6 electrical must-haves to help keep your household safe
You may think frequently about updating the aesthetics of an old home, but have you thought about its safety features?
How protected is your home? Picture: realestate.com.au/buy
If updating your home electricals is the furthest thing from your mind, you may want to pay attention.
“I think the problem is that a switchboard is generally outside of your home and then we have an ‘out of sight, out of mind’ mentality,” Clipsal‘s Vineet Chaudhary tells realestate.com.au.
“But people don’t realise this box is the most important part of a home from a safety perspective. It is basically the brain and nervous system to your home.”
In order to better protect your home’s ‘nervous system’ consider these six electrical features designed to improve the safety and security of your home.
1. Safety switch
According to Vineet, there are three stages to household electrical safety: the first protects people, the second protects the home itself and the third protects your appliances.
The safety switch is geared at protecting numero uno: yourself and your family.
If your home was built before 2018, it may be time to give your electrician a call.
Safety switches, or Residual Current Devices (RCD), must be installed on your switchboard to prevent current leakage, which can potentially cause electrocution if it finds its way through human body and then to earth. When a RCD detects a leak, it will shut down the electrical stream.
As of 2018, these safety switches are mandatory in all new builds or substantial renovations.
“The unfortunate thing is that there are still about three million homes in Australia which don’t have RCD protection,” Vineet says.
2. Photoelectric smoke alarm
Following the example of smoke alarm regulations in Queensland, Clipsal recommends having a minimum of one smoke alarm on each floor of your home, ideally one in each bedroom and having them all interconnected.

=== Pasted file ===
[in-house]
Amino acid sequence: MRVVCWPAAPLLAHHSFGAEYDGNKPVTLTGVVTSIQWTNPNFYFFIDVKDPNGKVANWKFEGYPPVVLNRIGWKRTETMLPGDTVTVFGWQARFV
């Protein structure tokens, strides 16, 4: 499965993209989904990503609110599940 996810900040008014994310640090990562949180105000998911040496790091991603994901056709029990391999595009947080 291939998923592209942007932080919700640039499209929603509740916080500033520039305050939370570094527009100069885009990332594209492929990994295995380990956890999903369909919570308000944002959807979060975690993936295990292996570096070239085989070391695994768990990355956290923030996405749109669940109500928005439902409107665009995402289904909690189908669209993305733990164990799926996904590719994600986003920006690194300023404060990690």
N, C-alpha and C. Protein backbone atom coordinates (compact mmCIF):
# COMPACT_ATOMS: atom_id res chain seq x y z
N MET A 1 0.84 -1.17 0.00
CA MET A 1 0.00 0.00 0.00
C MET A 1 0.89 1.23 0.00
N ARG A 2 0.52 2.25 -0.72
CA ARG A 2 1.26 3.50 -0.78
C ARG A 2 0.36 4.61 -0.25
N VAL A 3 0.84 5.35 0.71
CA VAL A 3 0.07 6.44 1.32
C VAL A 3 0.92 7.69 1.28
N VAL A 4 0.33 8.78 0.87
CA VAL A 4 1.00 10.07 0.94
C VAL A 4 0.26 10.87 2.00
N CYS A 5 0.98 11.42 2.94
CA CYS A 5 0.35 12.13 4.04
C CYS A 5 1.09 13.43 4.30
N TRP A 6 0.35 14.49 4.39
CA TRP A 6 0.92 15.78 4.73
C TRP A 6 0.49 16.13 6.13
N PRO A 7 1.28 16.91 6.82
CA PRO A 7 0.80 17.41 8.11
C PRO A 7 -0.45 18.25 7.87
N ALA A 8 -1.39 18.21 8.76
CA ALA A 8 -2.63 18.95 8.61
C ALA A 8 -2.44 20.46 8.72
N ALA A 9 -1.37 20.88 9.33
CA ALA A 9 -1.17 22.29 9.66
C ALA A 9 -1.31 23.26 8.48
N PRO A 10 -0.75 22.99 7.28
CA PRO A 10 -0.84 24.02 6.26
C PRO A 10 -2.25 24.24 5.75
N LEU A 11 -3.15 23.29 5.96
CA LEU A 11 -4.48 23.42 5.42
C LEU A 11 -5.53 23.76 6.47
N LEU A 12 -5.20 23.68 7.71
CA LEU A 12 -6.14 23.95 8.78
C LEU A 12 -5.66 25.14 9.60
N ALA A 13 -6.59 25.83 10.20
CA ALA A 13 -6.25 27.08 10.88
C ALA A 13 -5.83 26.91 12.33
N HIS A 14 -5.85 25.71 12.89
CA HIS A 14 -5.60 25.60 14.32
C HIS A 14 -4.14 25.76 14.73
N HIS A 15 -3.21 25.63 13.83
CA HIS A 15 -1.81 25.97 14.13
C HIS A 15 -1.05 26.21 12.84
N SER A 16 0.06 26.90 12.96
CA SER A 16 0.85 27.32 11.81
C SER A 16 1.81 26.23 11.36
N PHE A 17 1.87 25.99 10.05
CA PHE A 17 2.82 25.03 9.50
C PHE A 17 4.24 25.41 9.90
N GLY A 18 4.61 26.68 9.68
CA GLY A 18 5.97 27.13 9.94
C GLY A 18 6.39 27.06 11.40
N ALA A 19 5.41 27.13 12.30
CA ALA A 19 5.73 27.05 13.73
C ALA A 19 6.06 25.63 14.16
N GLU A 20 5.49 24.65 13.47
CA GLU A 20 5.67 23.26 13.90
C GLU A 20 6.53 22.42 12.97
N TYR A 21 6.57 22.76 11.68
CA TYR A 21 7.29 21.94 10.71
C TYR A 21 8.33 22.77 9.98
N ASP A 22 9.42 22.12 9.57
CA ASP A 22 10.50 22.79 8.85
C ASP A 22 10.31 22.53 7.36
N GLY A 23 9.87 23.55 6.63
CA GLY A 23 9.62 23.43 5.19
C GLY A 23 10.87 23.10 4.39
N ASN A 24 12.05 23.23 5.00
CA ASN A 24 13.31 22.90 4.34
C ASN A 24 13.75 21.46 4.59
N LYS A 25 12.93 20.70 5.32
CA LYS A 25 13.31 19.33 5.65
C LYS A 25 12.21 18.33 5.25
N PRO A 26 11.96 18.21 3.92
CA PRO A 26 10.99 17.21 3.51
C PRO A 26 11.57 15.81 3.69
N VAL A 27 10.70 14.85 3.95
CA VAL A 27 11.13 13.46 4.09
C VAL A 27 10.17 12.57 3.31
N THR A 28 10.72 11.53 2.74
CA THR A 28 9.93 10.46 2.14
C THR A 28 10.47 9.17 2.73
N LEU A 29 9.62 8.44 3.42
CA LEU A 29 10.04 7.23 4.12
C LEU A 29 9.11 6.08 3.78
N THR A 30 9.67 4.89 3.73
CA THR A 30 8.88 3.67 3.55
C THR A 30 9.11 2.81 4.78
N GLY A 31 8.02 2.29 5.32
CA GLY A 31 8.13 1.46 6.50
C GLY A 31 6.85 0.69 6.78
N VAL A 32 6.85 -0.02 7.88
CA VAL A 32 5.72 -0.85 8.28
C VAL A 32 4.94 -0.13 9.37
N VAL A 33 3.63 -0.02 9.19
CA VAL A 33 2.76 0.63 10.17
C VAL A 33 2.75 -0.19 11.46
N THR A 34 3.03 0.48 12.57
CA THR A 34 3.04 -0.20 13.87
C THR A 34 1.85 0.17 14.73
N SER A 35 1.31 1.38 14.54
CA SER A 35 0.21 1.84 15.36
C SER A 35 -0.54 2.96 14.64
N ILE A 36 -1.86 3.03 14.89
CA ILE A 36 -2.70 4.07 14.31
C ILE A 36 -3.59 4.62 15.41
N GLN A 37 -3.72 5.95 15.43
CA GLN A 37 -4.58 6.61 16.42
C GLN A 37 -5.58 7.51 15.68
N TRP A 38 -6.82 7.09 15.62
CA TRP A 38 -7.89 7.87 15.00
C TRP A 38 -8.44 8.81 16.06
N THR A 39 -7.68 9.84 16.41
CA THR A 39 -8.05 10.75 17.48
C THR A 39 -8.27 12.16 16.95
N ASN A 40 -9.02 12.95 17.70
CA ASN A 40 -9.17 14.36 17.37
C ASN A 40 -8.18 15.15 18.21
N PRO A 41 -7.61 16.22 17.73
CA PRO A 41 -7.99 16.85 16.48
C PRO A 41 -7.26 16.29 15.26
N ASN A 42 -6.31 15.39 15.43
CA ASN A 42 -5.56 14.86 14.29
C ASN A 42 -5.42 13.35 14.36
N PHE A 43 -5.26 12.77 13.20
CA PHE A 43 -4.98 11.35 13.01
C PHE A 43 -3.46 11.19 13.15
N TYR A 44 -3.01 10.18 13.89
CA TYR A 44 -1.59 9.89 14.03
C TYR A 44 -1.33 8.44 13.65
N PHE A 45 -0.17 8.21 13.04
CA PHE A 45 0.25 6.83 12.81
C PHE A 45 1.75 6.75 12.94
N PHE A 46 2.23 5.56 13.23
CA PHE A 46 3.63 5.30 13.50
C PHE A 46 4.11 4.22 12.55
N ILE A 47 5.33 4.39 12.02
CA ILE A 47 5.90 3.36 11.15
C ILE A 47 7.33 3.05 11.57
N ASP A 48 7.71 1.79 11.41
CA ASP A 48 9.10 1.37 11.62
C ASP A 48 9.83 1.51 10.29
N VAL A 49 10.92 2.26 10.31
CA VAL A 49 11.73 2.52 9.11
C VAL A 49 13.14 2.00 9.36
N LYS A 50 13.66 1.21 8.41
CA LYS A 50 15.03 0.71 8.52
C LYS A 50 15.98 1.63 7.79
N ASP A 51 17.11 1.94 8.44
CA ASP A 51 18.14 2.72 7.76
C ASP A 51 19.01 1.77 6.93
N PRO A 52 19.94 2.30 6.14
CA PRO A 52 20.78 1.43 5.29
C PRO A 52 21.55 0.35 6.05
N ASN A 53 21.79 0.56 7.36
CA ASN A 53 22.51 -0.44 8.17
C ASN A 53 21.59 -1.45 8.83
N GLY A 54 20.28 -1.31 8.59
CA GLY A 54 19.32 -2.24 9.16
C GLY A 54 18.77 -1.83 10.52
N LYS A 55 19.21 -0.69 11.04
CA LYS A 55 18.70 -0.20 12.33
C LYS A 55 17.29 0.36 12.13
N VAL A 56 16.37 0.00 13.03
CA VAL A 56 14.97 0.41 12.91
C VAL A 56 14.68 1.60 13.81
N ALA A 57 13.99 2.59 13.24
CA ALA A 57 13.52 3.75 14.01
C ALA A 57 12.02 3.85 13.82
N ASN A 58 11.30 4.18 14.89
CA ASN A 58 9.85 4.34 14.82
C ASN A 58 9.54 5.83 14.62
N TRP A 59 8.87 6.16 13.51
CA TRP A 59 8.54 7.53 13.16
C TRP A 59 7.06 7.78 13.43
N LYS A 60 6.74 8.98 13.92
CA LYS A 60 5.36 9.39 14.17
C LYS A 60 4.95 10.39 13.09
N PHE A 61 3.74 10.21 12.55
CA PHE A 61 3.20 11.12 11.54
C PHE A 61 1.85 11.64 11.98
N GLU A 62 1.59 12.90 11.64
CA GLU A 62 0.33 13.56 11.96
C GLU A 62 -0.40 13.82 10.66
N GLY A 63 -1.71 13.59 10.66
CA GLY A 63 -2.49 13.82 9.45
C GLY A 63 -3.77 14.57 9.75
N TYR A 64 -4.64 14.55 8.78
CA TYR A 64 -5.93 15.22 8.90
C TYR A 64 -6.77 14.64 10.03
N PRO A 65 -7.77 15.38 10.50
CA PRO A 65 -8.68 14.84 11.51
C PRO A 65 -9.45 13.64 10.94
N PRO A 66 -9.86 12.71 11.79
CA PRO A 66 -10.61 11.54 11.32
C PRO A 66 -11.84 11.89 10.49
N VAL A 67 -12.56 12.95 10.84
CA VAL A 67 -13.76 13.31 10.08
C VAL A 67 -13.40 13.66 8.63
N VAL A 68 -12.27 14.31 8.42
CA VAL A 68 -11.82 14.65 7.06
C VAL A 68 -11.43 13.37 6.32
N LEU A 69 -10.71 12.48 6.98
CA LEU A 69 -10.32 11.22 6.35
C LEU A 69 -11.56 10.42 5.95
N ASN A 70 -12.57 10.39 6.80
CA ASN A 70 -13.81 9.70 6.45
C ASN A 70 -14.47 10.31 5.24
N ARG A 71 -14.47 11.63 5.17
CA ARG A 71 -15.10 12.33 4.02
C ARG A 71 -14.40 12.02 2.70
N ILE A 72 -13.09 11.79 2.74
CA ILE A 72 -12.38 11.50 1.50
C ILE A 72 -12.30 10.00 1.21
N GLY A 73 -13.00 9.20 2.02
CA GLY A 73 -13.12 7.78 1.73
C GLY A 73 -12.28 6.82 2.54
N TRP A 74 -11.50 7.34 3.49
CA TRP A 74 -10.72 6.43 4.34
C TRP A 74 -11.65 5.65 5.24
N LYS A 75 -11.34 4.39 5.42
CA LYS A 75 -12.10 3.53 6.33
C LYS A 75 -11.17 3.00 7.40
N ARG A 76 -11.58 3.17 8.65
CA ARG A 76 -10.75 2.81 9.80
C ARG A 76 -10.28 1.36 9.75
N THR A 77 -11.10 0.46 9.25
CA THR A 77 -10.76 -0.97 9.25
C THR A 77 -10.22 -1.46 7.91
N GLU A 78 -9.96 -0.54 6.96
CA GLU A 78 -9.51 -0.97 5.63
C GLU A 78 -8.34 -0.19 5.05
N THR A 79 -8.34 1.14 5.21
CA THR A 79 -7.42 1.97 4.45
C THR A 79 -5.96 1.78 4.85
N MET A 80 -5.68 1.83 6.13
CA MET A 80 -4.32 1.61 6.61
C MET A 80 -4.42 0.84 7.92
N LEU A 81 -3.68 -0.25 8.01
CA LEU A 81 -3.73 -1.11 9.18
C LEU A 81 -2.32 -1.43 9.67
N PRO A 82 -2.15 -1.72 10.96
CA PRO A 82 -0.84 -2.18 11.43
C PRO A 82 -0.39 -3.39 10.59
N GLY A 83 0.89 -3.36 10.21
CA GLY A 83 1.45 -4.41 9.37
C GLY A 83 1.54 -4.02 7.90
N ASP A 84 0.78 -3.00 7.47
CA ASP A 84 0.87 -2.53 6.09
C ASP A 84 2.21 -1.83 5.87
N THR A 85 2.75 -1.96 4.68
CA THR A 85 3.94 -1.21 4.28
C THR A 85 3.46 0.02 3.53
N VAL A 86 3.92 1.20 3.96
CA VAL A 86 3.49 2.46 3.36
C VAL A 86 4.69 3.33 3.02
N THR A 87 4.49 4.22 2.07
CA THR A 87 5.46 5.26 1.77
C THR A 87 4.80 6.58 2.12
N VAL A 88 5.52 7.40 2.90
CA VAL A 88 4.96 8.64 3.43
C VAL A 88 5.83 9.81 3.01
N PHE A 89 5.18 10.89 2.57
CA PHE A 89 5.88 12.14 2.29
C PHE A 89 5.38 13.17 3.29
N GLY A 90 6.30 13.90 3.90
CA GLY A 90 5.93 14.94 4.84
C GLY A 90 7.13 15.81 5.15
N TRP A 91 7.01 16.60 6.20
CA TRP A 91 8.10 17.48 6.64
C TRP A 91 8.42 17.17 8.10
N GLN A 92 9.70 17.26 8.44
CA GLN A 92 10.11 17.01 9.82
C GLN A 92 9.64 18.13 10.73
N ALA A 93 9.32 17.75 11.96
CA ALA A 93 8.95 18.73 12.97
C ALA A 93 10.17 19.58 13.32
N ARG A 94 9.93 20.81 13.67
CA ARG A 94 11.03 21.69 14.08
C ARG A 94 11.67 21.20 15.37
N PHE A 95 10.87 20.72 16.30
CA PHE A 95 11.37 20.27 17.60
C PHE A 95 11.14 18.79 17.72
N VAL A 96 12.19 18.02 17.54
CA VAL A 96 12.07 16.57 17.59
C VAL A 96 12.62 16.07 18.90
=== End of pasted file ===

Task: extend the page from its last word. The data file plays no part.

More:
“Normally smouldering fires are the most the common and high risk fires in homes,” Vineet explains. “For a smouldering fire you need to have photoelectric smoke alarms because they are more reliable in detecting larger particles of smoke.
“They can give you early indication, before the fire starts flaming. As you lose your sense of smell while sleeping, early warning of a smouldering fire will allow more time to escape. Other types of smoke alarms may not be able to detect smouldering fires as quickly.”
3. Arc Fault Detection Device
The Arc Fault Detection Device (AFDD) helps detect damaged cables or loose wiring that could cause electrical fires.
“If there’s an Arc fault happening in your ceiling or behind a wall, you can’t see it,” Vineet begins. “You can only see it after the fire has started or the smoke is coming out, which is unfortunately a bit too late.”
Arc Fault Detection Devices can help protect your home from electrical fires that may start inside your ceiling or walls.
“The AFDD fits in your switchboard and is continuously looking for signs of arc faults that may be happening, like loose connections in your electrical network or because of damage to cables.”
How could damage occur? The cables may just be old and deteriorating, or there could be rodents chewing on them. Eek.
The good news is that in countries where AFDDs have been deployed, cases of electrical fires have come down.
4. Surge protection
We can’t predict a power surge, which is why we need reliable protection if and when it happens.
Most households will use surge-protecting power boards, but this doesn’t cover everything.
“In the average Australian house, there are around $15,000 worth of electronics or other appliances,” Vineet says.
“Homes are getting smarter day by day: your washing machine and your fridge are all smarter because they have more electronics built in to them. Most people don’t plug these big appliances into a board with surge protection, and even if they do, the protection is limited.”
A single surge protection device fitted to your switchboard can more effectively protect all of your devices in the event of a surge.
5. Indoor sensor lights
Both indoor and outdoor sensor lights can help protect your home, as well as its inhabitants.
Products like the Night Walk sensor light help those inside the house simply by providing unobtrusive, hands-free lighting to help you get around at night.
Indoor sensor lighting is a simple step towards better safety at home.
For instance, if you or your kids get up in the night to go to the bathroom, a sensor light plugs into the wall and is triggered by movement. This way, you don’t have to fumble for light switches or wake people up with bright lighting.
6. Outdoor security lighting
Well-lit homes tend to deter intruders, which is why many opt for outdoor security lighting.
Opt for Sunset Lighting, which is triggered to automatically turn on as the sun goes down.
“These are the more efficient way of turning your outside lights on,” Vineet explains. “Instead of turning the lights on and leaving them on all night or all day, you can install these devices to turn them on and off via motion detection or as the sun sets or rises.”
Very handy, especially if you’re due for a holiday this summer season.
All uncredited pictures supplied by Clipsal.
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